1. Set up your workstation like I have below, with the egg yolk in a small saucer.
  2. Take 1 sheet of wonton wrap and scoop a small amount of the filling onto the centre of the sheet. If you use too much, the wonton will burst when you cook it, so use your judgement for this part.
  3. Using the back end of a spoon, apply a line of egg yolk to the top and bottom corners of the wonton sheet
  4. Fold the top and the bottom of the sheet towards the centre
  5. Fold the sheet from left to right, rolling into a ball shape
  6. Store the wontons in the freezer for consumption at a later date.

Monday, April 4, 2011

Steamed Lotus Root Pie

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This next recipe is also one of my personal favourites. If you've tried our my recipe for Meat Pie here (Meat Pie Recipe), you'll discover that this dish is also very easy to prepare ahead of time.  Lotus root is one of those ingredients that can be cooked in many different ways.  In a soup or stir-fried it has a very crunchy texture, yet in this recipe it's grated and ends up being very soft.  I can assure you that if you prepare this dish, it will quickly become a staple of your household!

The list of ingredients are:
  • Lotus root (3/4 pound, roughly 3 sections of the root)
  • 2 Shiitake mushrooms
  • 6 or so small dried prawns (optional)
  • 1 link of Chinese sausage
  • 1 stalk of green onion
  • 2 slices of bacon
  • 1 heaping tsp of cornstarch
  • 1 whole egg
  • salt, sugar, vegetable oil

To make Lotus Pie:
  1. Use a knife to peel the Lotus Root. The grocery store may still have the lotus root linked up together, so separate them.
  2. Using a cheese grater, grate the lotus root into a bowl using the fine grater setting. I've found that if you use a course grating, the cooking becomes uneven.
  3. Finely chop all of the other ingredients
  4. Place all the ingredients including the Lotus Root into a large mixing bowl/pan. Add 1 heaping tsp of cornstarch, dash of salt, 1/4 tsp of sugar, and a light drizzle of oil to the bowl.
  5. Crack the whole egg into the bowl and proceed to mix all of the ingredients together to form an even mixture.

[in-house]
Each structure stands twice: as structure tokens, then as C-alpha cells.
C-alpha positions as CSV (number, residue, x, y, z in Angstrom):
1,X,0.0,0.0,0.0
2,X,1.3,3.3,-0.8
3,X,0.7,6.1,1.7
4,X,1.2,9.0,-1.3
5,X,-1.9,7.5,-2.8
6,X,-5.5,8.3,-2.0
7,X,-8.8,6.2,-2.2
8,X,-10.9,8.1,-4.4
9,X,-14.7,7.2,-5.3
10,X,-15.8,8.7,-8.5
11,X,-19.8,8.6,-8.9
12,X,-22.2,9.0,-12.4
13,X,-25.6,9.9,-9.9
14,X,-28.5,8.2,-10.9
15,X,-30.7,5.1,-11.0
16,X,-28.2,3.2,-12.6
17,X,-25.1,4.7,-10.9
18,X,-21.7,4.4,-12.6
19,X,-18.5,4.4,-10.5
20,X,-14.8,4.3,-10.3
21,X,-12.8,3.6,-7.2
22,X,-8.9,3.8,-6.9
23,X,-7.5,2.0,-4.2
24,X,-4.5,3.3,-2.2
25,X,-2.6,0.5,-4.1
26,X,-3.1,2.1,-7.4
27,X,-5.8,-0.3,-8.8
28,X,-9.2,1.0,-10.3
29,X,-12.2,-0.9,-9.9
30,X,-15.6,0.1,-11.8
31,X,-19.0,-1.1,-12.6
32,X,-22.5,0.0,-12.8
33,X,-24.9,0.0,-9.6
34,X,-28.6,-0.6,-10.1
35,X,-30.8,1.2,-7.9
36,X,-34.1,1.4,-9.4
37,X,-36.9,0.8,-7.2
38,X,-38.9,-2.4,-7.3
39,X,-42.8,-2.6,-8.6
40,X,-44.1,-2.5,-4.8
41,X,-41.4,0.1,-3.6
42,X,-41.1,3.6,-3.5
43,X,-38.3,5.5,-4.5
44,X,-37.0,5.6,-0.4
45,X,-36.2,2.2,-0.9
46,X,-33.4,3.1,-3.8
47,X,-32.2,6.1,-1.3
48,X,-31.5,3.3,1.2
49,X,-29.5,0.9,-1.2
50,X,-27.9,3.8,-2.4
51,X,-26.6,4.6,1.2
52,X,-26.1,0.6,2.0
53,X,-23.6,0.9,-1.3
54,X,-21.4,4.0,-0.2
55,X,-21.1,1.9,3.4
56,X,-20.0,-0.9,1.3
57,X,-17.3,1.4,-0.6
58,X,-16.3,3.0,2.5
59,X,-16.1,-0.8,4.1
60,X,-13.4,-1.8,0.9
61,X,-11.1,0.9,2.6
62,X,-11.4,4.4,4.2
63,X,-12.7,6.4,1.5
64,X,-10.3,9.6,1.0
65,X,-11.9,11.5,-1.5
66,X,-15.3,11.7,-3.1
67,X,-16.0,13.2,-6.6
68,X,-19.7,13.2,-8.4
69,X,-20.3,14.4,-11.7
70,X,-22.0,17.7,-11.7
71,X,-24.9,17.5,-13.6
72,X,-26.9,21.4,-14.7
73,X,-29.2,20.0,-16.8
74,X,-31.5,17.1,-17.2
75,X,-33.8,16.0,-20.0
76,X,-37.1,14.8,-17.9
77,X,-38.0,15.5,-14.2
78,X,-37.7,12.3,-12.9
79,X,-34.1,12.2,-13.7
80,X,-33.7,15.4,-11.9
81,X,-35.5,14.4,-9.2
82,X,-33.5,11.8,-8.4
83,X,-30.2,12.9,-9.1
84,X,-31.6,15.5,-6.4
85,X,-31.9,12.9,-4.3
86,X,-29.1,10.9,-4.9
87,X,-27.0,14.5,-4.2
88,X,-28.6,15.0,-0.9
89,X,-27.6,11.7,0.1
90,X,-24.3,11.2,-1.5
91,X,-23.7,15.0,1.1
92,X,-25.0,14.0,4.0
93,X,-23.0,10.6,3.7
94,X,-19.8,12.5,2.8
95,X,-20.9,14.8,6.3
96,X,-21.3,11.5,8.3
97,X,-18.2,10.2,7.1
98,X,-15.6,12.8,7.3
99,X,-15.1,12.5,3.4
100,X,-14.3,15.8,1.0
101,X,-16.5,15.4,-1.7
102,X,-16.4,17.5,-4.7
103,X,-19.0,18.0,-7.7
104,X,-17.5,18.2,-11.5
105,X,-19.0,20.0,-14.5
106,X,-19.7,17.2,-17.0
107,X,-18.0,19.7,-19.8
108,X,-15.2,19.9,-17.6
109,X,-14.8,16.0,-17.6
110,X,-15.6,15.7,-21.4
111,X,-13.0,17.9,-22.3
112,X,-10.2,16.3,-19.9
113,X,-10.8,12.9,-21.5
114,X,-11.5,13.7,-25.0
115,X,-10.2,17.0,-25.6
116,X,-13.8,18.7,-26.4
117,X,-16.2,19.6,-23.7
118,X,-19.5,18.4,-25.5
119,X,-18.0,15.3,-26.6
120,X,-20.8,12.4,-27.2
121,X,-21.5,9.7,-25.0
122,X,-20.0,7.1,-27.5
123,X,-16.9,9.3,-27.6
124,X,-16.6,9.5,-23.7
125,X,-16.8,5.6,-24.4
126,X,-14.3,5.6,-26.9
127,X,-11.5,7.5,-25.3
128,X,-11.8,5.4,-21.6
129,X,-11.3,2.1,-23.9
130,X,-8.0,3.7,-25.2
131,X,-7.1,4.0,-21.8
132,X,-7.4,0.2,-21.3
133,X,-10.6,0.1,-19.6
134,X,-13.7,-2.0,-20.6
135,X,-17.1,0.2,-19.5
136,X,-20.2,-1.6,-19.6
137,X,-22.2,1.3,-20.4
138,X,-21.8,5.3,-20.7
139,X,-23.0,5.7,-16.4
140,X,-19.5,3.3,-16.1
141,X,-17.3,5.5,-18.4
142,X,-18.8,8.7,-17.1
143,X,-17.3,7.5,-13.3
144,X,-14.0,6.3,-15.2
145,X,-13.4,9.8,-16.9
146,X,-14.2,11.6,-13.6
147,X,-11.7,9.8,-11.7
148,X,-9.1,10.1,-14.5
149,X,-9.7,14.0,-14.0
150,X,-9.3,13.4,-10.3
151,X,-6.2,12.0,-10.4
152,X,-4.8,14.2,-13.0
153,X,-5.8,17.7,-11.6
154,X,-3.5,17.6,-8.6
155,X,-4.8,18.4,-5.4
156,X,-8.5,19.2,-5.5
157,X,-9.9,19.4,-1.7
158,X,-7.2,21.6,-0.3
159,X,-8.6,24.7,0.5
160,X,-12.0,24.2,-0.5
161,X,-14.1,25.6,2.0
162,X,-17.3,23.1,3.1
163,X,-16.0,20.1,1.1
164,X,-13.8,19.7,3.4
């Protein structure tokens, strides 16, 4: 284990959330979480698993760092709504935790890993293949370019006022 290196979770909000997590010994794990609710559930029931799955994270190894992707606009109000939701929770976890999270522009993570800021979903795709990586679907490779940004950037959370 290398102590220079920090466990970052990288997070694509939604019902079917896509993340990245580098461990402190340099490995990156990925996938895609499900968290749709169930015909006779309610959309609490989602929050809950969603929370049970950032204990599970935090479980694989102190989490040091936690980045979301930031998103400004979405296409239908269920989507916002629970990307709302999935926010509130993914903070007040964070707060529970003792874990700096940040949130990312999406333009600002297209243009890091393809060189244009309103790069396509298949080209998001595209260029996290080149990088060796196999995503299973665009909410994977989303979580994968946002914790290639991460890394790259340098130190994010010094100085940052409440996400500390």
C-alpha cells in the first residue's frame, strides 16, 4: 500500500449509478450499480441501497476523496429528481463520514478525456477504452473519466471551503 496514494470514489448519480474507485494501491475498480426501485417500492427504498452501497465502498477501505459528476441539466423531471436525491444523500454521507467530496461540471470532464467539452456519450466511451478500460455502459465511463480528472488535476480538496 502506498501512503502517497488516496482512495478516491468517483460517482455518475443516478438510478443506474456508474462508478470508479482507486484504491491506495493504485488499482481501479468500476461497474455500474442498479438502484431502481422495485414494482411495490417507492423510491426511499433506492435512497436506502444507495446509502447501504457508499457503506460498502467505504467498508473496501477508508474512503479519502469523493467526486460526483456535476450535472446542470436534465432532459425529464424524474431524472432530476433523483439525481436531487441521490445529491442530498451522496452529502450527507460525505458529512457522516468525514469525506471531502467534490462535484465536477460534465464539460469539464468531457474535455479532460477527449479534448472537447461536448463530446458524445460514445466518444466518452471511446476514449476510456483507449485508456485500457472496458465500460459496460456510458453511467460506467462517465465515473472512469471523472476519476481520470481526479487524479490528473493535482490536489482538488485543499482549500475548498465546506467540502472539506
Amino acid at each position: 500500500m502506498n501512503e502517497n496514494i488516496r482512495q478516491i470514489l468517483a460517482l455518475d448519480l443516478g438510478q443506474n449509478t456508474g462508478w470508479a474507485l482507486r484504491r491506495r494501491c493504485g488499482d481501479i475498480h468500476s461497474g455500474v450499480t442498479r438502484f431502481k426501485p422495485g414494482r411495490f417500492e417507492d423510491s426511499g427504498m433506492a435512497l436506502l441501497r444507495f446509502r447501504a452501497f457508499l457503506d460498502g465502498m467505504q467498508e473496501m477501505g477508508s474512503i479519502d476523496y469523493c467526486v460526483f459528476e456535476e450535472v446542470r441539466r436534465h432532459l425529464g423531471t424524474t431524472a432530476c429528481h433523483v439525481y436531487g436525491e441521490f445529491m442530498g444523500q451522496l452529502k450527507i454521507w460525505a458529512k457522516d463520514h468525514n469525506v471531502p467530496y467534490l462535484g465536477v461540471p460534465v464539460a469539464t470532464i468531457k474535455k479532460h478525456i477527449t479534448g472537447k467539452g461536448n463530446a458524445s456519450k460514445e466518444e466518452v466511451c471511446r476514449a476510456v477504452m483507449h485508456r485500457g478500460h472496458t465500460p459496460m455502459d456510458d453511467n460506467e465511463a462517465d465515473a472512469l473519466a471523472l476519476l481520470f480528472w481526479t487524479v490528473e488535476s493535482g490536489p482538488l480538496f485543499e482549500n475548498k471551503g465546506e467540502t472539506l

6. Lightly oil a casserole dish with 1 tsp of vegetable oil. Transfer the Lotus Pie mixture and spread evenly.
  7. Prepare a steamer or double-boiler on high-heat. Steam on high heat for 20 minutes.
  8. Garnish with sesame seeds if desired.

Sunday, January 9, 2011

Plain Congee (Rice Porridge)

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With winter here (at least for those of us in the Northern Hemisphere), it's fitting that the next upload is for Congee. Congee, (粥 or "juk" as pronounced in Cantonese) is a type of rice porridge or gruel that's made by boiling rice in a large amount of water. The rice breaks down and as the water evaporates, the contents thicken up.

The reason why Congee is appropriate for the winter time is because it's commonly served to those who are under the weather with the cold or flu. Think of it as the Chinese version of chicken soup, especially true for plain Congee since it's only lightly flavoured. The following recipe is for plain Congee, which serves as the foundation for all other types of Congee that I will likely upload in the future.

The ingredients list is short:
  • 1 cup of long grain rice (I find 1/4 cup of rice is enough for 2 large servings)
  • salt and/or flavouring agent (I use Knorr's chicken powder)
  • water
To make plain Congee:
  1. Soak the rice in a large mixing bowl of water.  It's best if you can soak the rice overnight, but if you forget, soaking it as soon as possible the next morning would work as well.
  2. The next day, drain the water and use your hand to squeeze the rice, breaking the rice into pieces. Don't worry about how large the pieces of rice need to be.
  3. On high heat, bring a large pot of water to a boil, then add in the rice
  4. Use a pair of chopsticks to hold up the pot's lid and continue to boil. Boiling Congee has an element of skill. Early on, the vigorous boiling will prevent any rice from sticking to the bottom of the pot. However, as the rice breaks down and the Congee begins to thicken, the potential for burning the Congee increases as well. You may turn down the heat to medium high once the Congee is thickening well.
  5. The water will go from a clear state to a white one as the rice breaks down during the boiling process. Once you can see the Congee forming, add in the salt or the chicken powder. You can add extra salt in later, but you should cook the chicken powder if you're using it as it helps bring out the full flavour.
  6. Normally, I may boil Congee for an hour to 2 hours because that's how long it takes to break down the rice and obtain the porridge consistency. For those who would like a shortcut, you can use a hand blender once the Congee begins to form. This will save you boiling time.